Liberal Leader Justin Trudeau is promising a bump in federal aid to low-income seniors if re-elected, appealing to an age cohort most likely to cast a ballot with a pledge that could also help him in key Quebec races.
Mr. Trudeau’s pledge would see the guaranteed income supplement rise by $500 a year for individuals, and $750 for senior couples, reaching some 2.2 million seniors who receive the old-age benefit.
The Liberals didn’t detail how much the measure would cost.
The first time the Liberals gave a bump in benefits to the country’s poorest seniors, the measure was credited for lifting some 57,000 retirees out of poverty, although many of them moved barely above the poverty line.
On Thursday, Mr. Trudeau argued that an extra $42 per month for individuals would make a material difference in their lives.
“Unfortunately, we know that for many, many seniors, every dollar counts,” Mr. Trudeau said.
“That’s been particularly clear during this pandemic where our seniors have been unbelievably vulnerable both to COVID itself, to the isolation they felt, but also with extra costs they’ve had to absorb.”
The number of Canadian seniors has reached record levels, and their ranks are only expected to grow as more people retire and live longer in retirement — a double-whammy for federal costs.
As a result, spending on old age security and the low-income supplement is expected to rise from $62.5 billion this year to $81 billion in 2026, based on the projections in the spring budget.
That budget also made good on a 2019 campaign promise to raise old age security payments by 10 per cent for seniors over the age of 75. It estimated that would provide an extra $766 in benefits to 3.3 million retirees, but that doesn’t kick in until next year.
In the meantime, the Liberals sent one-time payments of $500 to the country’s oldest seniors to hold them over until next year, with the payments landing in bank accounts beginning the day after Trudeau started the election campaign.
NDP Leader Jagmeet Singh criticized Mr. Trudeau’s announcement, noting that benefits for low-income seniors had been cut if they received emergency benefits, which pushed up income used to calculate the value of seniors’ benefits.
“If Justin Trudeau wants to make life better for seniors, he should start today by reversing his cuts to income assistance for seniors,” Mr. Singh said in a statement.
Seniors are always a critical constituency in an election because they turn out to vote in higher numbers. In the 2019 election, 79 per cent of those between 65 and 74 voted, well above the overall turnout rate of 67 per cent as reported by Elections Canada.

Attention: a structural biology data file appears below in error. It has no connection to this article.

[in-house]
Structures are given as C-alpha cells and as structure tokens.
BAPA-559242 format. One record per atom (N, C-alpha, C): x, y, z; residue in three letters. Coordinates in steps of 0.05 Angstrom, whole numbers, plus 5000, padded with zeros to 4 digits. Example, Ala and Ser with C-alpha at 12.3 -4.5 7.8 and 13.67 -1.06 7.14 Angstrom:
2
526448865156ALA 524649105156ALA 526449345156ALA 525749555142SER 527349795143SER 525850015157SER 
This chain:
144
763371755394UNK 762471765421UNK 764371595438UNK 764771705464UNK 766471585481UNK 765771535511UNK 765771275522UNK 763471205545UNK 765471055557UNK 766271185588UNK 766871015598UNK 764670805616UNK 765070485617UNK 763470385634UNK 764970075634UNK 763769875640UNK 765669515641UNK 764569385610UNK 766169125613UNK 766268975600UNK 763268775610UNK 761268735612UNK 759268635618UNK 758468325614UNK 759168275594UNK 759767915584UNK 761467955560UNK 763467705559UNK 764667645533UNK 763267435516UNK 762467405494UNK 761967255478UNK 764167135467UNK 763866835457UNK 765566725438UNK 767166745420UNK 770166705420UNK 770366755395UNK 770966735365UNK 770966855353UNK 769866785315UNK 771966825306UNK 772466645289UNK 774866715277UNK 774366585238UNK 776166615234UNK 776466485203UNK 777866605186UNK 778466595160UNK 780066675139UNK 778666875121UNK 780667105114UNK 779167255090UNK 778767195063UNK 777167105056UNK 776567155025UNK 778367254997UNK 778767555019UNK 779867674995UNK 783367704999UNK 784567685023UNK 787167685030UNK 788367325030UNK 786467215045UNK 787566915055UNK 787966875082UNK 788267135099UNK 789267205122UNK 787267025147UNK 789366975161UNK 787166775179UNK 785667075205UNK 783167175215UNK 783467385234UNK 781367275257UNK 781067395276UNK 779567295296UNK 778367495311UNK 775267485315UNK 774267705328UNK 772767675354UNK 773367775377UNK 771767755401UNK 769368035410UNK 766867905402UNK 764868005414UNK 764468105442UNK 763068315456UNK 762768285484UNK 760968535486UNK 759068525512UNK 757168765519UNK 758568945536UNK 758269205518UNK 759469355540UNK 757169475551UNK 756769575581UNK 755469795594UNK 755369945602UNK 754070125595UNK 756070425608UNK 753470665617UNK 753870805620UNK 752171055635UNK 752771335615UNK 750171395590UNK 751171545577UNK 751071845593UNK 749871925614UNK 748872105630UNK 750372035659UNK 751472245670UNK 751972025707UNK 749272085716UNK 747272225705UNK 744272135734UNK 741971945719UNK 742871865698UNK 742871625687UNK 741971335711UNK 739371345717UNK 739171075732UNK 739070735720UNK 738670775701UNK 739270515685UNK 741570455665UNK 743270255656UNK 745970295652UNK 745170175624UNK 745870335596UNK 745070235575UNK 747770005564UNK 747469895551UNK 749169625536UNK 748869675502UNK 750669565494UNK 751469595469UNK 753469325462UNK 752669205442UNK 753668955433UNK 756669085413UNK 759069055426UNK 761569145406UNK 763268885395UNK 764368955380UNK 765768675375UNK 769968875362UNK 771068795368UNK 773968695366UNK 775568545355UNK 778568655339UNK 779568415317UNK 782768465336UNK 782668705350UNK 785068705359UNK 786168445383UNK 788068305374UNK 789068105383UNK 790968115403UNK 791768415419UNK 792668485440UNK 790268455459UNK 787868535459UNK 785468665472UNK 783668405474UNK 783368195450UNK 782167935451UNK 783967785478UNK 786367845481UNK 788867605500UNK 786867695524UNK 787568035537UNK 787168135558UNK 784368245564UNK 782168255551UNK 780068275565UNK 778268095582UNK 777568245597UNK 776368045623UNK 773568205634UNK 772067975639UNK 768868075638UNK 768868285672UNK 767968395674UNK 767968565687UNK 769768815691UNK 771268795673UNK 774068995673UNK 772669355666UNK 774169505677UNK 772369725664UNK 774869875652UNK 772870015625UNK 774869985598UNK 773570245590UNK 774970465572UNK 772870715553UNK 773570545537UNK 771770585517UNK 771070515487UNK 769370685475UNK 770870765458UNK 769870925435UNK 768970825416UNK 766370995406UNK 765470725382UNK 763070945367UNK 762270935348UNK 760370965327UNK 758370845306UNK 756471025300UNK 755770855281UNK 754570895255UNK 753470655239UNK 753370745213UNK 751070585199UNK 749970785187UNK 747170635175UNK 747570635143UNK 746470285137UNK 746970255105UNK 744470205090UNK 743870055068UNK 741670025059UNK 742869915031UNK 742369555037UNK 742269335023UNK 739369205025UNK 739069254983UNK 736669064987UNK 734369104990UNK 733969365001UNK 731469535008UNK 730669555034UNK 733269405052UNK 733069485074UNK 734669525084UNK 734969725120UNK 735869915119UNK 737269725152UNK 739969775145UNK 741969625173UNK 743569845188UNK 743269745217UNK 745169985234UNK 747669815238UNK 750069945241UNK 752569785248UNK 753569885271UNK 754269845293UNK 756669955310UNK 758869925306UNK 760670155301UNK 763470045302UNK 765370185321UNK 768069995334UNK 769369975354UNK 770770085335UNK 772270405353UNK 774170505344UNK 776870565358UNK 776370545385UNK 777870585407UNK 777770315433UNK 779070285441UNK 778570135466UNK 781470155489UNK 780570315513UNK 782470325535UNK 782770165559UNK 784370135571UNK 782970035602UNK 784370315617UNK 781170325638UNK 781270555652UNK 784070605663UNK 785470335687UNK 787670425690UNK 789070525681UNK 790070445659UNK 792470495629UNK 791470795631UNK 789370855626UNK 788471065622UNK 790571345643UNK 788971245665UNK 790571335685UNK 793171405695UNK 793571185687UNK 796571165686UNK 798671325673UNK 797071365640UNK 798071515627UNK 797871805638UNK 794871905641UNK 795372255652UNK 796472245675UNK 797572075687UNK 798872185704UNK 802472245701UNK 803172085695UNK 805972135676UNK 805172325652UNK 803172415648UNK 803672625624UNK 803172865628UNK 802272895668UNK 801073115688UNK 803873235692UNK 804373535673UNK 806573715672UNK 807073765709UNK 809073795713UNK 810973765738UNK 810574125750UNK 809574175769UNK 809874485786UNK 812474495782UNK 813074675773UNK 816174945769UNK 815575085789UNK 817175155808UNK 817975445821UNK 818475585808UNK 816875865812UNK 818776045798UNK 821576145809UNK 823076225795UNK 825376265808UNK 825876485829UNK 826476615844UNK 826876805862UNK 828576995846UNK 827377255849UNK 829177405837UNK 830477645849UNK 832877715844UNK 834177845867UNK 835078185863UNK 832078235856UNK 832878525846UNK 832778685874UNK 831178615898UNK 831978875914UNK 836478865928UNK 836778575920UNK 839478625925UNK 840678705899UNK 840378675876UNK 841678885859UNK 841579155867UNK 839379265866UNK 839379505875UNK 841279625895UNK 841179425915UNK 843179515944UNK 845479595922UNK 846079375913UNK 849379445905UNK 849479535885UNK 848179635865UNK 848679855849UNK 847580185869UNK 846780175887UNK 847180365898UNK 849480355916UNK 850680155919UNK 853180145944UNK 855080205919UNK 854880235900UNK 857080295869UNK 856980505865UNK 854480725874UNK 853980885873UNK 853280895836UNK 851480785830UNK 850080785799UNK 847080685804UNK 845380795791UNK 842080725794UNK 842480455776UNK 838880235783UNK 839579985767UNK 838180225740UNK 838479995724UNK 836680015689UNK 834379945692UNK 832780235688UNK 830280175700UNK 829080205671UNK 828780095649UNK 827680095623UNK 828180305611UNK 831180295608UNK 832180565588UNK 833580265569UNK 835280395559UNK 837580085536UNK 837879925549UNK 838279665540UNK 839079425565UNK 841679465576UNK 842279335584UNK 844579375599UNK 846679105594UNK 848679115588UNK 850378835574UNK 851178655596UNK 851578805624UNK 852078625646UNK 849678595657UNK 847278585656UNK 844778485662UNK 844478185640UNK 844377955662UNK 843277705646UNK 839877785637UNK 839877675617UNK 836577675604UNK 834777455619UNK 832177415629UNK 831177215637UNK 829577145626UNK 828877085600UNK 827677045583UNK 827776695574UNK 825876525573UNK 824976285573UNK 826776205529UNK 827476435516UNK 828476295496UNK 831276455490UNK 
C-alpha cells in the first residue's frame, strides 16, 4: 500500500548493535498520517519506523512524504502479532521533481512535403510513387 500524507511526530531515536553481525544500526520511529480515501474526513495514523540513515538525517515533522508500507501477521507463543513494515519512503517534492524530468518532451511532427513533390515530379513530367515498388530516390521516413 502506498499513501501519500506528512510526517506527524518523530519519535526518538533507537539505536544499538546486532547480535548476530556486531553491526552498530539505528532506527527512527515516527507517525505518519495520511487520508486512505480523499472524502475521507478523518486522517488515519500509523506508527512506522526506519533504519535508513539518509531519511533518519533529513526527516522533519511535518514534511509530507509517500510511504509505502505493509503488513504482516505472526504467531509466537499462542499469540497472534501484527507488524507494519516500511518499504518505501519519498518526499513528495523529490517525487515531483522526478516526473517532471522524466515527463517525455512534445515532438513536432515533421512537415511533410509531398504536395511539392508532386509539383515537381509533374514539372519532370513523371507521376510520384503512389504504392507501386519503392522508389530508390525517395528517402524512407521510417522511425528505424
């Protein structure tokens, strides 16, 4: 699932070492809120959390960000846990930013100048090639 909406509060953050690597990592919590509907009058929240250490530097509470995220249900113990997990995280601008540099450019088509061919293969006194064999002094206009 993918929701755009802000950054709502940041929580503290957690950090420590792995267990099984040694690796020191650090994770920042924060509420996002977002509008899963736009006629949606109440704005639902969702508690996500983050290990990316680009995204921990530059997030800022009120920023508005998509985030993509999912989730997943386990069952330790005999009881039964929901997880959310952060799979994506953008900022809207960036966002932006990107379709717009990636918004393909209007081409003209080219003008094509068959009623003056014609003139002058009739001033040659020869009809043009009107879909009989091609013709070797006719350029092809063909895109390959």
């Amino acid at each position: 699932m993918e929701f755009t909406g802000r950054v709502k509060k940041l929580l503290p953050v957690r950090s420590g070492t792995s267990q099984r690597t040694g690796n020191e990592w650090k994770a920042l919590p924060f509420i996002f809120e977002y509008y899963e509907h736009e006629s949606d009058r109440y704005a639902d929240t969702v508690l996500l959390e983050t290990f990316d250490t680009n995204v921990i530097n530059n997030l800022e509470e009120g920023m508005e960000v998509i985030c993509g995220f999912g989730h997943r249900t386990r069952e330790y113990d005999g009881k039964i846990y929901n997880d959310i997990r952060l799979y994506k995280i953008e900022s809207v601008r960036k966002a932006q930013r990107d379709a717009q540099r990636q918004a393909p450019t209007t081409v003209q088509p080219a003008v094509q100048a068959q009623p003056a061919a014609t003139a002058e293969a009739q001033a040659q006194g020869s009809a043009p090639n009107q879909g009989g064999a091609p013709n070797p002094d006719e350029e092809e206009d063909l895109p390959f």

Their votes could be doubly important for the Liberals in Quebec with candidates in tight races, including with the Bloc Quebecois. That party supports boosting benefits for seniors, but Mr. Trudeau demurred when asked why he could not have proposed the measure in a minority Parliament.
Jean-Yves Duclos is one of the Liberal ministers in a tight race with the Bloc, having barely won his riding of Quebec in 2015 and again in 2019.
The former academic had studied the effects of federal policy on seniors’ poverty rates, and his work was part of the decision by the Liberals to set the age of eligibility for old age security at 65, rather than 67 as the previous Conservative government proposed.
But between Thursday’s announcement for more money for seniors and billions for the province’s publicly funded child-care system, Mr. Duclos was asked if the Liberals weren’t just copying-and-pasting from the Bloc’s playbook to wedge them in Quebec.
“The Bloc Quebecois speak. We act,” Mr. Duclos told reporters after the event.
“(Bloc Leader Yves-Francois) Blanchet has never been invited to the federal cabinet to defend the interests of Quebecers, so he can say whatever he wants. We’re there to help people in Quebec.”
Mr. Trudeau made a stop in Trois-Rivieres later Thursday, speaking to a small group of supporters on an outdoor patio alongside his industry minister, Francois-Philippe Champagne, and the local candidate, Martin Francoeur, who found himself in the Conservatives’ crosshairs.
The Tories noted that last year Mr. Francouer had written a critical editorial about the WE Charity affair and questioning Trudeau’s ethics.
Speaking to reporters, Mr. Francouer suggested he had no concerns about that now following an ethics commissioner’s review.
“If I had any doubt about the integrity about either the leader of the party or any member, I would not have been candidate for the Liberal party,” Mr. Francouer said.
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